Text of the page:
Grab a copy of the delete form from the github repository and save it as add.php. In it you’ll see that we’ve included config.php and the header and footer templates. After that, we instantiate an add form, set the form action and id value to use the id retrieved from the GET data.

After that, we’ve put in a basic html shell to ensure the user knows the page that we’re on and a simple if/else that validates the form. If the page is not the result of a POST operation, then we just show the form.

If the page is the result of a POST, then we attempt to validate it. If it is valid, then we attempt to delete the staff member. If successful, we tell the user and provide them a link to the view all staff page. If it wasn’t, we let them know and again provide them a link to the view all staff page.

If the form wasn’t successful, then we render it again and the form class will take care of repopulating it from the POST information and displaying the appropriate errors.

List

list users

Grab a copy of the list form from the github repository and save it as add.php. In it you’ll see that we’ve included config.php and the header and footer templates. After that, we retrieved the top 10 user records and in a simple table, have rendered them for the user to see. The table contains the first & last name, email address and their occupation along with links to edit and delete the user. Above the form, we also have a link to add a new staff member.

Now I’ve not focused too much on the structure of the application as this is a tutorial about cloudControl instead of creating an application in PHP. So if you have any questions, add a comment or email me – I’m more than happy to clarify anything here.

Now that the code’s in, workign and ready, we need to commit it to our local repository and deploy the changes out to our branch. So let’s do that with the following commands:

git add .
git commit -m “adding project content”
cctrlapp maltbluedev/development push
cctrlapp maltbluedev/development deploy

In under a minute, the code will be deployed to the development environment ready to test. So, in your browser, open up http://development.maltbluedev.cloudcontrolled.com/list.php.

Winding Up

Let’s stop a moment and consider just how easy that was. Let’s look at what we did and how simple it was to deploy. We just did the following:

  • Create an application
  • Commit it to a repository (which can be stored in multiple locations, including github)
  • Create a deployment that transparently works with the branch of the same name
  • Integrate MySQL in to our deployment and push out a database load script
  • Run through the application

Here’s what we didn’t have to know:

  • How to be a Systems Administration ninja (though I know a few)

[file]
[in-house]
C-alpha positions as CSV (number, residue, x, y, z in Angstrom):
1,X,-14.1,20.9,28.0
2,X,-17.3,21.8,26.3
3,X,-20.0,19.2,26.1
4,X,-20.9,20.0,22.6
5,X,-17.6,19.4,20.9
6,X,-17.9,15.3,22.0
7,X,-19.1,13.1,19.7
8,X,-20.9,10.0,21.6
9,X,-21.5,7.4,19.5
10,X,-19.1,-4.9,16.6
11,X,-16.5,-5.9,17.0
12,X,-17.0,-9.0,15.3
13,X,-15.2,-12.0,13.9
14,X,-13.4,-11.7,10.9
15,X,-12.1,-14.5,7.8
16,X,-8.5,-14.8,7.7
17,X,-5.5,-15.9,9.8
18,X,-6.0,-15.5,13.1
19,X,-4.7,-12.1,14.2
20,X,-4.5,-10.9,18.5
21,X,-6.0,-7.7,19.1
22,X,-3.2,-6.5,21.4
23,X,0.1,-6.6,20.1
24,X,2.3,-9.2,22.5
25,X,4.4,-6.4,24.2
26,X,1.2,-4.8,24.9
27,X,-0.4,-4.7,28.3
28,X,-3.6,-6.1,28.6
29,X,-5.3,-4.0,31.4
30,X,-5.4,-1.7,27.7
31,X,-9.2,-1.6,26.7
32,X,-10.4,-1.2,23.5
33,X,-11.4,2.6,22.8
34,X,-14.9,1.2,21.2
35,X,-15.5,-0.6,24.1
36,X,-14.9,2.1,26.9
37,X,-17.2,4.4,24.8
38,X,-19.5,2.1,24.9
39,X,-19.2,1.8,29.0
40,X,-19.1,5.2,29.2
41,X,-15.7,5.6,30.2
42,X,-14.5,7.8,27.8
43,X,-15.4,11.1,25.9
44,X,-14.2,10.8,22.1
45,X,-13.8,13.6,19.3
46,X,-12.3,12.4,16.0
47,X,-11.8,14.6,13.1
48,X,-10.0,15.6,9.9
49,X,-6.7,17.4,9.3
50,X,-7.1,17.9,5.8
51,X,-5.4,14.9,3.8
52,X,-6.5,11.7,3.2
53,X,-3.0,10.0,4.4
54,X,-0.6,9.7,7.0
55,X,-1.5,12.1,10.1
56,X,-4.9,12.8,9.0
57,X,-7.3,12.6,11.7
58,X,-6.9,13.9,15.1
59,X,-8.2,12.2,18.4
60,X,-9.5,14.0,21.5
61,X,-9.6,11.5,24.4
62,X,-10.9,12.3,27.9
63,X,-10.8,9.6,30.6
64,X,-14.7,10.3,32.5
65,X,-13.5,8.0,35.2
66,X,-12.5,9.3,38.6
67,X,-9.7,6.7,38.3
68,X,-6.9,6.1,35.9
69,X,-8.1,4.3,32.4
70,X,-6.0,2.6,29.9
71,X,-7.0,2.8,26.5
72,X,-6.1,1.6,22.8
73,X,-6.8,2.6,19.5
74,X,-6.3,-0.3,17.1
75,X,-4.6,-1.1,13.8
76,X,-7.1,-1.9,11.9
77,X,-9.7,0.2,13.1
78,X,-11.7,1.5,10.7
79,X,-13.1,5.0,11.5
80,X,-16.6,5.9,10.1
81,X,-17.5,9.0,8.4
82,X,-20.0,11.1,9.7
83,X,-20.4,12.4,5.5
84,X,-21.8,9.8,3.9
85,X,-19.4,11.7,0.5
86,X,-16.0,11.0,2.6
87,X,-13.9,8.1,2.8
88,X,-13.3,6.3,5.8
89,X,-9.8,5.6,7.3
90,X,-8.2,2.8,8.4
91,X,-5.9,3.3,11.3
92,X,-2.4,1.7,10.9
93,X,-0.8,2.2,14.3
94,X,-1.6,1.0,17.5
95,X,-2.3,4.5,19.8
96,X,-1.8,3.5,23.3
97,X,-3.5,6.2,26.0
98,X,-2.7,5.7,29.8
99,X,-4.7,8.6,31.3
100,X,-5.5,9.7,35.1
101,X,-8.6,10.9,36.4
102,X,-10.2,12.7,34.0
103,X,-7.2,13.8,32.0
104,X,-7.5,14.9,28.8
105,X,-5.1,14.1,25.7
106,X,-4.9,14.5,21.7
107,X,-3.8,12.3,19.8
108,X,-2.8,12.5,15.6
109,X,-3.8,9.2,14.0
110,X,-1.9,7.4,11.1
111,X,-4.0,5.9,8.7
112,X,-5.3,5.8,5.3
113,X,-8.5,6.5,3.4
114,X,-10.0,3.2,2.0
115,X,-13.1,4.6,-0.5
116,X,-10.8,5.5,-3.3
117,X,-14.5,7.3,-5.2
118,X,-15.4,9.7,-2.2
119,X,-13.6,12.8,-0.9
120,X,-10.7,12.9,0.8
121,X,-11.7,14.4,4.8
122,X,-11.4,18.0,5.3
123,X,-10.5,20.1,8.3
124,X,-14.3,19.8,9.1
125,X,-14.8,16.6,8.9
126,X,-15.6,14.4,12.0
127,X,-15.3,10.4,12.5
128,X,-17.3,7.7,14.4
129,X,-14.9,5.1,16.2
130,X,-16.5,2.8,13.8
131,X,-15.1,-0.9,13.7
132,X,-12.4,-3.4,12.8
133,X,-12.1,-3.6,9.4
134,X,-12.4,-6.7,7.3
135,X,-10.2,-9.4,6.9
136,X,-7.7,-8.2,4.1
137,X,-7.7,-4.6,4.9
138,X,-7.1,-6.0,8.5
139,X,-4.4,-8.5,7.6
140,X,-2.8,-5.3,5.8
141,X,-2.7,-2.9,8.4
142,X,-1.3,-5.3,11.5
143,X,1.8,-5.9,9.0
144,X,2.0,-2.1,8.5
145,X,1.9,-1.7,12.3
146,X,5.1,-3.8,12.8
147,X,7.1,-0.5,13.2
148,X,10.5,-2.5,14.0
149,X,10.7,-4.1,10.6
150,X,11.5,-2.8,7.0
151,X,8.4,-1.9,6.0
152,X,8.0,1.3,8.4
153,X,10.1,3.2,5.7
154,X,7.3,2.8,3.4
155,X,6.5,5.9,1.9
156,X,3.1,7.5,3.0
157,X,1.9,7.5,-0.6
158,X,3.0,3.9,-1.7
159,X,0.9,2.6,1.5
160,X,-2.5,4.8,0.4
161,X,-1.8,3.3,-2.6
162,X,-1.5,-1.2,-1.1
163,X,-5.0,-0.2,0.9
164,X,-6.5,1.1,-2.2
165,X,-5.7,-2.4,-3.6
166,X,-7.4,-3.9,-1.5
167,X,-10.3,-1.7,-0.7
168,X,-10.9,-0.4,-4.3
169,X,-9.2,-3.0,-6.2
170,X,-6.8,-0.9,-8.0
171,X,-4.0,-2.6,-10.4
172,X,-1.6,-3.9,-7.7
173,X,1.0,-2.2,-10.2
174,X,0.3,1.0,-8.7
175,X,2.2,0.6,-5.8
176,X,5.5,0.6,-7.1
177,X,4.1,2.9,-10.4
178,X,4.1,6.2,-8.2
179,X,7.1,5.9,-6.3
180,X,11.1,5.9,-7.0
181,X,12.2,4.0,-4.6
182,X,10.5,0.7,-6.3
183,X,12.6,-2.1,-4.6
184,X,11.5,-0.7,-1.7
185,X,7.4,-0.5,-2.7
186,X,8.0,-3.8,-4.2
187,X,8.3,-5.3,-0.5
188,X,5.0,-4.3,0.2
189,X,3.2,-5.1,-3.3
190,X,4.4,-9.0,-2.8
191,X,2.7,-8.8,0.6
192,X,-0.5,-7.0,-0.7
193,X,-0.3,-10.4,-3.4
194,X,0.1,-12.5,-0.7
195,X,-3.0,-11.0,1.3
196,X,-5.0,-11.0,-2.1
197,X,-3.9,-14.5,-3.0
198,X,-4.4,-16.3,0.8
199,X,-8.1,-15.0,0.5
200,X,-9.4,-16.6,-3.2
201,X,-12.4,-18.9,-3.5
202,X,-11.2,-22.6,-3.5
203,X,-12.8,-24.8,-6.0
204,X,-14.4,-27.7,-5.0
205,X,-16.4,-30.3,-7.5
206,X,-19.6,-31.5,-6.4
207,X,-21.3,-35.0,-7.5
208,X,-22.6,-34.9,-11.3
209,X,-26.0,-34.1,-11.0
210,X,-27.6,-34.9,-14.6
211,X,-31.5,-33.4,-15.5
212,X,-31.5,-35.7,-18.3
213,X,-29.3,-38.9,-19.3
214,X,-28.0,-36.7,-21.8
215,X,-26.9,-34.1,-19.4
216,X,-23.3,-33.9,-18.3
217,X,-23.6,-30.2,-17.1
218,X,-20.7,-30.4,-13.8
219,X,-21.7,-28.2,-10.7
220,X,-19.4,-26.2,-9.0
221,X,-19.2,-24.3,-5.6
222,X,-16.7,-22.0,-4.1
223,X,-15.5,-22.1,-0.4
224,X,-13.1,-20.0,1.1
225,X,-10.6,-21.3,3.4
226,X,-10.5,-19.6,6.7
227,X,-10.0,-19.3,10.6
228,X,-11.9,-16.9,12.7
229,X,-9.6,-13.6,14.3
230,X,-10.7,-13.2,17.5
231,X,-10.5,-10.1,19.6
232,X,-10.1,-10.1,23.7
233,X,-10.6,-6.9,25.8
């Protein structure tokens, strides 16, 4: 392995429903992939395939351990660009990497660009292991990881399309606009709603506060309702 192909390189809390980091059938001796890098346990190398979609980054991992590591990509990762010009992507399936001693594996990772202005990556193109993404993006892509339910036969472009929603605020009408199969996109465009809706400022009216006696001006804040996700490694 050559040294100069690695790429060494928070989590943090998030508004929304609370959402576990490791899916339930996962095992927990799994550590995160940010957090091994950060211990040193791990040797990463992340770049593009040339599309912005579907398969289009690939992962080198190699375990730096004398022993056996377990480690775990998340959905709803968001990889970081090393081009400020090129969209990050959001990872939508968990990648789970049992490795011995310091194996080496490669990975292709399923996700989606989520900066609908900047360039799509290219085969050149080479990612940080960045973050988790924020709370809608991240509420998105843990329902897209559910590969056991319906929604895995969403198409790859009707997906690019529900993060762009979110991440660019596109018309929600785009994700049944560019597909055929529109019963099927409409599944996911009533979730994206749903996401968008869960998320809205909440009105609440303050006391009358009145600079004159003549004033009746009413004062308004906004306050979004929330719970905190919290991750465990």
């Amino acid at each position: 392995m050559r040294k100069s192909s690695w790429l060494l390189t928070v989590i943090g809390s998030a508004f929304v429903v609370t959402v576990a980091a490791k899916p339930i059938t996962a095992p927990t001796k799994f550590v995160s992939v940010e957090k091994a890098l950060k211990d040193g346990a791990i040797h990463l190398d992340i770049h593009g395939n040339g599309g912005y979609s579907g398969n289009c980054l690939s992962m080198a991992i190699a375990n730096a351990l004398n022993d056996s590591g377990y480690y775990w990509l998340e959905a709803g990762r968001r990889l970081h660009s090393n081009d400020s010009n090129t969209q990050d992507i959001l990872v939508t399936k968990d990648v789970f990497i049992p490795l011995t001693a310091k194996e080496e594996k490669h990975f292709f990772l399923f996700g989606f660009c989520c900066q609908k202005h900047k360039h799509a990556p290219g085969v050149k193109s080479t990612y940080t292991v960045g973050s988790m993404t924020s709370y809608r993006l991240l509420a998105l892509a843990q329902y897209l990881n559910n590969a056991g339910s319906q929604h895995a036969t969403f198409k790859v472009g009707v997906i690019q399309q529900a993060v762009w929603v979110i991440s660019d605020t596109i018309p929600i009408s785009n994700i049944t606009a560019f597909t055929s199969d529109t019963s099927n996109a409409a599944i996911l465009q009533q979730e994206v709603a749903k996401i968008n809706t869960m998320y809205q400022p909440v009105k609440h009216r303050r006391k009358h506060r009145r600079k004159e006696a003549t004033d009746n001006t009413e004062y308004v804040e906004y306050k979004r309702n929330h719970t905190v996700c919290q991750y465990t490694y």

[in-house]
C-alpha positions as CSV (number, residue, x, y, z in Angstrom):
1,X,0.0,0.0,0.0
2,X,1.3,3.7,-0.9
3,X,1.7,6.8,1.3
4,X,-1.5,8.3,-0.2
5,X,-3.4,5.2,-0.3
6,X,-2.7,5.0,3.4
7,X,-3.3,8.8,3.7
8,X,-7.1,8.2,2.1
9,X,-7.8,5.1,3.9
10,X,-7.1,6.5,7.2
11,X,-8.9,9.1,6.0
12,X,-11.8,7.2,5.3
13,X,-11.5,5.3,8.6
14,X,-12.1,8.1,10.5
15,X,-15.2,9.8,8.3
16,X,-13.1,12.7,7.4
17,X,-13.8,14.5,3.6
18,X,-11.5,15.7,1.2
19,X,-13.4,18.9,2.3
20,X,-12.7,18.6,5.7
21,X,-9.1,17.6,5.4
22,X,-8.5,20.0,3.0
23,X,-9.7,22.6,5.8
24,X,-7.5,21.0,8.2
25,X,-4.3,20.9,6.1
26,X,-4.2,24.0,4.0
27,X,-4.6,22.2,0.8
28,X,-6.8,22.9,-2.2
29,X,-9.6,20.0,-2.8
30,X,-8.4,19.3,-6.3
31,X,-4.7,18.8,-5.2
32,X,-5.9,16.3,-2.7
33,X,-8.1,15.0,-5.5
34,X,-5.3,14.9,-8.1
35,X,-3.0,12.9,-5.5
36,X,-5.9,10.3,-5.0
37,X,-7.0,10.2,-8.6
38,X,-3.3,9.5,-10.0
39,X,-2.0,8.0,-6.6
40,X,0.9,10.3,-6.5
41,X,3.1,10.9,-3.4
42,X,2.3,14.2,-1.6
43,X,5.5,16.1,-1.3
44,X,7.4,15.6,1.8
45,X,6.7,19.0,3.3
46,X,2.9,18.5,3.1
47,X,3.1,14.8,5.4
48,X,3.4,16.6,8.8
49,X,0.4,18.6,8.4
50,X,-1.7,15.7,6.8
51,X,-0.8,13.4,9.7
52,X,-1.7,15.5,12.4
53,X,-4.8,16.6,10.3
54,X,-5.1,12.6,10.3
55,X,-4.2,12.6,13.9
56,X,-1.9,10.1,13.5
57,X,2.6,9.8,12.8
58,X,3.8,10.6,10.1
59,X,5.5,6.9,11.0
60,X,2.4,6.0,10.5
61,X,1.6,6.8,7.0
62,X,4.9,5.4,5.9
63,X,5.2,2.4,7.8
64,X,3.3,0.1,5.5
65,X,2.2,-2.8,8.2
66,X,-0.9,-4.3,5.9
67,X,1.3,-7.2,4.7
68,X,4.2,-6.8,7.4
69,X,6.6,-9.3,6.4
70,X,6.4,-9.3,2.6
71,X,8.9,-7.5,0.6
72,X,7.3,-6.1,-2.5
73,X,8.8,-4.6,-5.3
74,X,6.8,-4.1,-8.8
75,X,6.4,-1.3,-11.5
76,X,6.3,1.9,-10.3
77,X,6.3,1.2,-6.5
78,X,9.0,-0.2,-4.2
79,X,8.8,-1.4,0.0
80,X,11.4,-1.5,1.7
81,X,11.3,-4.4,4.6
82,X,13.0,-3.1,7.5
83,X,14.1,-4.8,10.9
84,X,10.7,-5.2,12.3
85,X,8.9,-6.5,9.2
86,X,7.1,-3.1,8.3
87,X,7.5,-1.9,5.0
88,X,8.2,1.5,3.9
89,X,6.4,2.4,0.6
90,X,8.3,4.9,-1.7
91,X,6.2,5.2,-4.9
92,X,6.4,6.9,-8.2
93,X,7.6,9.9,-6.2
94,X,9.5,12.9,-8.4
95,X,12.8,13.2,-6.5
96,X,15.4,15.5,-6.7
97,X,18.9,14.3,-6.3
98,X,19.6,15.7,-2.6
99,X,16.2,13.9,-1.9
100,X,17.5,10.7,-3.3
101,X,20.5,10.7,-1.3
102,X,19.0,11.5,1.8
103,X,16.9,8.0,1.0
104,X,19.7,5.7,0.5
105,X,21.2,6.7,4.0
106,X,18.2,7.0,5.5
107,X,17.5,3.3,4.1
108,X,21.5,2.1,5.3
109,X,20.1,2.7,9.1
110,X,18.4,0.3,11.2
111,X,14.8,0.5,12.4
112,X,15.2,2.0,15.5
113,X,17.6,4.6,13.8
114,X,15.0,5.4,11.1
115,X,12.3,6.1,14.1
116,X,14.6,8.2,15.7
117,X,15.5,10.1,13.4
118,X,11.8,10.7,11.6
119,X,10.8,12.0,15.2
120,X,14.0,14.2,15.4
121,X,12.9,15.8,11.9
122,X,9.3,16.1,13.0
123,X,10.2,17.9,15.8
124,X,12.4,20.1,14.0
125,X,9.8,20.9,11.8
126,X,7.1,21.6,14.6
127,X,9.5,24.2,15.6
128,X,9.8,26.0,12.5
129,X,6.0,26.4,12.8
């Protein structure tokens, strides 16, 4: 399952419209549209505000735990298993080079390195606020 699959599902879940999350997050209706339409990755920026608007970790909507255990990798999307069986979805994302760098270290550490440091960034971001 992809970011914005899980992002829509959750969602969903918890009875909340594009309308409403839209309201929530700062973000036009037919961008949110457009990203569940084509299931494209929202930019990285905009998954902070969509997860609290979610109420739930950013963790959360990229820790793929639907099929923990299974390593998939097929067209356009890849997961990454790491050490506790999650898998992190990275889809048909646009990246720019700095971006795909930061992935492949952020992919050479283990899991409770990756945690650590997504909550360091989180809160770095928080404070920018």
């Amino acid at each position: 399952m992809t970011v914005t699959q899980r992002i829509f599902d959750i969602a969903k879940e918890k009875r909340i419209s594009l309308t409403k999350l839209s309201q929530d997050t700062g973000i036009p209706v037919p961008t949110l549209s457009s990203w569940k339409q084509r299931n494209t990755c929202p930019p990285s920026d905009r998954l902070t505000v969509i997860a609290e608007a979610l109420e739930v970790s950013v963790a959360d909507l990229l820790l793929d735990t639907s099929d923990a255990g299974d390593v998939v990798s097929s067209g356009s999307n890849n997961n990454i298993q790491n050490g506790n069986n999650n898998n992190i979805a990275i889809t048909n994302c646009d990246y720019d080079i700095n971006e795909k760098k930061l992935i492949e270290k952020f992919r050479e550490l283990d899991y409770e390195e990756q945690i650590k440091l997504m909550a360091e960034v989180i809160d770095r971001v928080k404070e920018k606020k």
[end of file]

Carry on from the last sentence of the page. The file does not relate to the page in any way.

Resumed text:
• How to be a MySQL Database Administration guru
  • Configure servers, setup and manage a VPS or dedicated box
  • Worry about how much load we need right now or later
  • Write complicated deployment management scripts

All we needed to do was to focus on the fundamental aspects that are important to us as developers: designing, building and testing our application

And that’s really how it should be for us as developers. It’s important for us to know how the components work, how our work impacts on and is impacted by the various components in N-tier application architectures. But we should be focused on the application itself – the systems administration is for either others, or other times.

Is cloudControl worthwhile?

I’m proud to say a big hell yes. Through the experience I’ve gained so far, developing the application for this tutorial, by using cloudControl, I’ve been able to get back in touch with the aspect of my craft that I love the most – software application design and development. Whilst I’m an avid Linux lover and part-time systems administrator, far and away my greater passion is for software.

The way that the cloudControl service has been constructed, from the simple command line interface, to the components that they offer, to how reliable it is – gives me the confidence to proudly tout their service to you as one that you should include either in your personal arsenal or in that of the company or organisation that you work for.

It really becomes quickly apparent that they were and are web developers and know what it takes to build a reliable hosting platform that just works. On top of that, whenever I’ve needed any assistance, the staff there have been all too willing to offer quality support. A big shout out to Henning.

Coming Up Next

In the next part of this tutorial, we branch away from MySQL and look at just how easy it is to use MongoDB as well – and just how easy it is to deploy it with cloudControl.

If you want more tips, ideas, hints and suggestions, jump on the mailing list. I’m keen to hear how you go with building the application, or a different application and deploying it with cloudControl. Let me know your thoughts in a comment or a tweet.

Links / Further Reading:

Cloud Development databases Intermediate PHP Tutorial